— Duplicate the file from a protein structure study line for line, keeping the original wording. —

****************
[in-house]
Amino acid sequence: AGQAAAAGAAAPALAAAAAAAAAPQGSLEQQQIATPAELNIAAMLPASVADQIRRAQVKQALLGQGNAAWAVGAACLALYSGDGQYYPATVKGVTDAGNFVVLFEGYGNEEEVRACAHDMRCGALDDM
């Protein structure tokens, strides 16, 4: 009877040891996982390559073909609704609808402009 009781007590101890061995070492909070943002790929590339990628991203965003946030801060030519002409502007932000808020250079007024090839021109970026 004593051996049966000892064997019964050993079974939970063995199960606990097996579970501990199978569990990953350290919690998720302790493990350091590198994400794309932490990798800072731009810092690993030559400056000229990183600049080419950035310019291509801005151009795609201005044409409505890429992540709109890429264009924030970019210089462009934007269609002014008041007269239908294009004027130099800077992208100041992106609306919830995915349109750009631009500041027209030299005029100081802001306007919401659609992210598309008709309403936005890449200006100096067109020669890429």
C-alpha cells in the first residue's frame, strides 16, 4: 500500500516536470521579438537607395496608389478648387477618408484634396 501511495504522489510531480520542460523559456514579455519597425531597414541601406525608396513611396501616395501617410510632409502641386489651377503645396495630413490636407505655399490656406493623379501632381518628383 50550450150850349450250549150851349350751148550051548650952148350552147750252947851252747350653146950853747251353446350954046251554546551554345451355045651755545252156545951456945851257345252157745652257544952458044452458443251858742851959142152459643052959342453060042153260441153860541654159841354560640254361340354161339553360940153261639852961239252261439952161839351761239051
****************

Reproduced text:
[in-house]
Amino acid sequence: AGQAAAAGAAAPALAAAAAAAAAPQGSLEQQQIATPAELNIAAMLPASVADQIRRAQVKQALLGQGNAAWAVGAACLALYSGDGQYYPATVKGVTDAGNFVVLFEGYGNEEEVRACAHDMRCGALDDM
């Protein structure tokens, strides 16, 4: 009877040891996982390559073909609704609808402009 009781007590101890061995070492909070943002790929590339990628991203965003946030801060030519002409502007932000808020250079007024090839021109970026 004593051996049966000892064997019964050993079974939970063995199960606990097996579970501990199978569990990953350290919690998720302790493990350091590198994400794309932490990798800072731009810092690993030559400056000229990183600049080419950035310019291509801005151009795609201005044409409505890429992540709109890429264009924030970019210089462009934007269609002014008041007269239908294009004027130099800077992208100041992106609306919830995915349109750009631009500041027209030299005029100081802001306007919401659609992210598309008709309403936005890449200006100096067109020669890429």
C-alpha cells in the first residue's frame, strides 16, 4: 500500500516536470521579438537607395496608389478648387477618408484634396 501511495504522489510531480520542460523559456514579455519597425531597414541601406525608396513611396501616395501617410510632409502641386489651377503645396495630413490636407505655399490656406493623379501632381518628383 50550450150850349450250549150851349350751148550051548650952148350552147750252947851252747350653146950853747251353446350954046251554546551554345451355045651755545252156545951456945851257345252157745652257544952458044452458443251858742851959142152459643052959342453060042153260441153860541654159841354560640254361340354161339553360940153261639852961239252261439952161839351761239051